I've been using Slack or Debian or Ubuntu or Red Hat Enterprise Linux (RHEL) as primary development environments for over 20 years, unless tasked to go do something for a Windows-centric environment, whereupon I would use Visual Studio. Mostly, it's been Ubuntu, since that was primary for Qualcomm/Android development and many other reference board systems on which I've worked, like Broadcom set-top boxes.
 
Old 02-23-2020, 05:49 PM   #10
vtel57
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Quote:
How did you learn Linux?
Well, that would be a long-winded story, I'm afraid. Maybe I can make it a bit briefer by bullet-pointing?

Late 70s - early 80s:
  • Learned octal machine code to manipulate an 8080A processor on a kit machine in tech school.
  • Played around with Commodore Vic20/C64 machines; first experience with primitive Internet - BBS's.

1993 or so:
  • Learned MS 3.1 on computers (old 486s) at work.
  • Got my own 486 machine at home; mostly played Wolfenstein 3D on it.

Long hiatus from computers...


2000 - 2006
  • Got hand-me-down Pentium I/90 system from my brother.
  • Learned MS Windows 98SE, XP.
  • Extreme aggravation with Windows XP and Service Pack installations that continuously trashed my system.
  • Online pals talk me into trying Ubuntu 6.06 Dapper Drake in dual boot setup.
  • Read many books on GNU/Linux; lurked at tech forums (this on, included) and sucked up as much knowledge as I could digest/understand; began interacting with folks on Scot's Newsletter Forums - Bruno's All Things Linux, where I met Master Bruno - a GNU/Linux guru and gifted teacher.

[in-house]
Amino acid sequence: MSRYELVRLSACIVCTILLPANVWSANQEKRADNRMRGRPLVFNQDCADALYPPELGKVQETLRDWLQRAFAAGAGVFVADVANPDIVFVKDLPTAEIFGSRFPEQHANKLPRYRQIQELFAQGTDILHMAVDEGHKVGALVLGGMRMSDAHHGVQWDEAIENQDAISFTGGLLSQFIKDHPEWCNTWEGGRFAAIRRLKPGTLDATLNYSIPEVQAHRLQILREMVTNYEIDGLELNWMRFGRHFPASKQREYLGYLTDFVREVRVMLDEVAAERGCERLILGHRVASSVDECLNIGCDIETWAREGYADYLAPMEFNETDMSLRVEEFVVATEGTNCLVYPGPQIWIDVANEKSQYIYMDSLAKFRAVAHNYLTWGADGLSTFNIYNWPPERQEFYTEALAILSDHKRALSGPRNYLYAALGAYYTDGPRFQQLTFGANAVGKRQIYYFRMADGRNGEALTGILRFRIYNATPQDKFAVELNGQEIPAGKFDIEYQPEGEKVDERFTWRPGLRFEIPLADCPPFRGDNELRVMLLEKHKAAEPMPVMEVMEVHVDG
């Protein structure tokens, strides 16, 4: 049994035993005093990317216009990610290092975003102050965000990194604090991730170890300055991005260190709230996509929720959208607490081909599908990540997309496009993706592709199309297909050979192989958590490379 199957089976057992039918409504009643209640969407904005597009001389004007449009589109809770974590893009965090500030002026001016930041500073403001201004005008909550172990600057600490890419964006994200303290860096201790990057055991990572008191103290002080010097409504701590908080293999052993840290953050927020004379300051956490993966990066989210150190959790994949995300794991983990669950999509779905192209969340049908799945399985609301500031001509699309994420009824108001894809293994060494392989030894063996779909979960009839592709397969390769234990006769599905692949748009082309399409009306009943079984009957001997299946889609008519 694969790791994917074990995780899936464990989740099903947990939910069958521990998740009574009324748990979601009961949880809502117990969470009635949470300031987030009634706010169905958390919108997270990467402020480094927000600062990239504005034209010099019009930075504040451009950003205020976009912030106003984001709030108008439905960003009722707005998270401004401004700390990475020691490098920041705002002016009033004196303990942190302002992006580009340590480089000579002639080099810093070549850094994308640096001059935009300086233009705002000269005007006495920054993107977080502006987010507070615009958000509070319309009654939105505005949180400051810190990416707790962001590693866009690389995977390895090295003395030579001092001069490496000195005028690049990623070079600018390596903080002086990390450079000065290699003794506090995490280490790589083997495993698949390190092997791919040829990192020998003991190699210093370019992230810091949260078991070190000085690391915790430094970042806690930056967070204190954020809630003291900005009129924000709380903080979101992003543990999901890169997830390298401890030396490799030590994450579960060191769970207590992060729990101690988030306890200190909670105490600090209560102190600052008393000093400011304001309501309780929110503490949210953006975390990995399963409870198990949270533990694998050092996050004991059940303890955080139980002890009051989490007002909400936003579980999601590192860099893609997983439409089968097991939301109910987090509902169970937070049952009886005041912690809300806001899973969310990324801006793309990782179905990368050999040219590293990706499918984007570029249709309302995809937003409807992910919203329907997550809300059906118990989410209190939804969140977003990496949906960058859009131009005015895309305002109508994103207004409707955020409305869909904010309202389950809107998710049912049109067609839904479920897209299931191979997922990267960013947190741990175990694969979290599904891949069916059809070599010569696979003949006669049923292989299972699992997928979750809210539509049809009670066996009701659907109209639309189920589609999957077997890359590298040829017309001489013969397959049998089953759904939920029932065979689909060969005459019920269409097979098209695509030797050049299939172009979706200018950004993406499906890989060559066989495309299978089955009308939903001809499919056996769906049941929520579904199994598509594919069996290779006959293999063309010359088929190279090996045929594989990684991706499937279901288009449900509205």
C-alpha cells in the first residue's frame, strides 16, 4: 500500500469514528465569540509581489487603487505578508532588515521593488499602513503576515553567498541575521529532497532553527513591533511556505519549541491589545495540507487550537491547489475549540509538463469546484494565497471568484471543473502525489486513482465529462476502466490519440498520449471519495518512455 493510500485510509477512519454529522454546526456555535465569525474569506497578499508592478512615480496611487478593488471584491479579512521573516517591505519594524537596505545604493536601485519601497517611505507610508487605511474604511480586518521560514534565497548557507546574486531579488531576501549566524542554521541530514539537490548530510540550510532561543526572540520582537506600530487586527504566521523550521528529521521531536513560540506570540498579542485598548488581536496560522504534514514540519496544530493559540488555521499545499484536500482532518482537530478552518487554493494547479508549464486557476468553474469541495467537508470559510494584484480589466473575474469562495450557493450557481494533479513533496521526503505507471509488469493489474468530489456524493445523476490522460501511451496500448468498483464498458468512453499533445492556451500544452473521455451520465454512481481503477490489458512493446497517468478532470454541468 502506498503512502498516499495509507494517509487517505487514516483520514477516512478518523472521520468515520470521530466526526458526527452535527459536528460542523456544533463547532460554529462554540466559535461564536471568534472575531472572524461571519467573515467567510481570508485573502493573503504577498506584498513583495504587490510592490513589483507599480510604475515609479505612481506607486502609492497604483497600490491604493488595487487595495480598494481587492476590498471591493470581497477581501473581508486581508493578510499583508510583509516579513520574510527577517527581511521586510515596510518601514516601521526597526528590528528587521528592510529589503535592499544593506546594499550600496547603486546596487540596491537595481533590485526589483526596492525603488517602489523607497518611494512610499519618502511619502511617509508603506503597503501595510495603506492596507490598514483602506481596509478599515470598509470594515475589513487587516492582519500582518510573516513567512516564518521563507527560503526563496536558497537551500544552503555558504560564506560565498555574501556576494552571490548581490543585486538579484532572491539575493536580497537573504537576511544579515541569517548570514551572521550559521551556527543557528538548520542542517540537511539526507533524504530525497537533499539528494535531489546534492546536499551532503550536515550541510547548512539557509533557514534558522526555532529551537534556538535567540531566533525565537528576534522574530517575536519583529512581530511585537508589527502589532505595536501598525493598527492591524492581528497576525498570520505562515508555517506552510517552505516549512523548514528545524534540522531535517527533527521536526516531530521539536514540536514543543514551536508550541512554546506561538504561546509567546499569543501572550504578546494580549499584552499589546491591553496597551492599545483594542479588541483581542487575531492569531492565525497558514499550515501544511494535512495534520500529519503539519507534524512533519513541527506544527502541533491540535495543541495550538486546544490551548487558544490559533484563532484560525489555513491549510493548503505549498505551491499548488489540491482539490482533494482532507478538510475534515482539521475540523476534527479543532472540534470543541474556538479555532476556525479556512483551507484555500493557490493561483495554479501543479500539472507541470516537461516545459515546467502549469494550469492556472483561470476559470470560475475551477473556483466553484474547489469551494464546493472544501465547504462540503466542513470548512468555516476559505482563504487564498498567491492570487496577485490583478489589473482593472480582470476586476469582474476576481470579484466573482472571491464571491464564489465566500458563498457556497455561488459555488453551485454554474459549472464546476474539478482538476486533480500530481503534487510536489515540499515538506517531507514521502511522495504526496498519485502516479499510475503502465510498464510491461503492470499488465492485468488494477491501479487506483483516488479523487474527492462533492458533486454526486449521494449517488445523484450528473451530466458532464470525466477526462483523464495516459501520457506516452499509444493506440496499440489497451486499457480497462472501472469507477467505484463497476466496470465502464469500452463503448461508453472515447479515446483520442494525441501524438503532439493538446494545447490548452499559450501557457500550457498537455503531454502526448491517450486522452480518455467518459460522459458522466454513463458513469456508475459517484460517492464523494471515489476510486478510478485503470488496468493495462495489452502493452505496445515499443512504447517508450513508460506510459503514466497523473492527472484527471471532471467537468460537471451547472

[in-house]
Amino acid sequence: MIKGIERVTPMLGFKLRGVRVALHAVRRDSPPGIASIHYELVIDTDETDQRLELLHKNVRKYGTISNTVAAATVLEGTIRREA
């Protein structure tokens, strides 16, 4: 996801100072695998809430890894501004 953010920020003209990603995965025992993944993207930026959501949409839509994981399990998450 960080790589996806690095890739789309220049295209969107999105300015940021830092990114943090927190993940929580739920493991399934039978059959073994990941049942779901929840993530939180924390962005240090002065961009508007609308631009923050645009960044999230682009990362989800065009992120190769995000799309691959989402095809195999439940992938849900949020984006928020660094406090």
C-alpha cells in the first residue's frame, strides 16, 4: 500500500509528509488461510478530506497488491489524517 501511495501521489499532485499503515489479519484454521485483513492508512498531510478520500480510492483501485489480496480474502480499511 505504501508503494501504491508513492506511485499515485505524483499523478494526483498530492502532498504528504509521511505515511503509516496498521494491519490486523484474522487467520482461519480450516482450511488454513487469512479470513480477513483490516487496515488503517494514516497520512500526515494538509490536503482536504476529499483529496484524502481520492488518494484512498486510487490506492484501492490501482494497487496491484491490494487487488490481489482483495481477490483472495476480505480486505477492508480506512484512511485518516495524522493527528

• Started "distro farming" (testing many different distributions) to find MY distribution; the one that was a good fit for me.
  • At one point toward the end of 2006, I was multi-booting 18 different distributions on my main machine: Ubuntu, Debian, Arch, Slackware, OpenSuSE, Fedora Core, Mandriva, et cetera... settled on Slackware before Christmas. It suited me FINE.

Present Day
  • Still running Slackware on all my machines.
  • Try to help out as Editor at The Slackware Linux Documentation Project.
  • Still learning GNU/Linux every day. I have a working mechanics knowledge of the OS. I am NO GURU.

And that's about it, folks; a long and sordid history with my deep gratitude for the assistance I've received from many folks along the way...

Bruno Knaapen
Scot Finnie
Urmas
Alien Bob (Eric Hameleers)
Robbie Workman
P. Volkerding
Jeremy (LQ.org)


... and many, many others from here and other boards, forums, USENET, etc. I once said in a blog post geared toward new GNU/Linux adventurers that COMMUNITY is one of the most important resources available to us with regards to GNU/Linux.

Hmm... so much for trying to make it brief, huh?

Regards all...

~Eric
 
Old 02-23-2020, 07:59 PM   #11
frankbell
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I learned some stuff by trial and error and research on the internet; even 15 years ago, there were many great resources online. It helped, I think, that I was experienced with DOS and therefore used to the command line.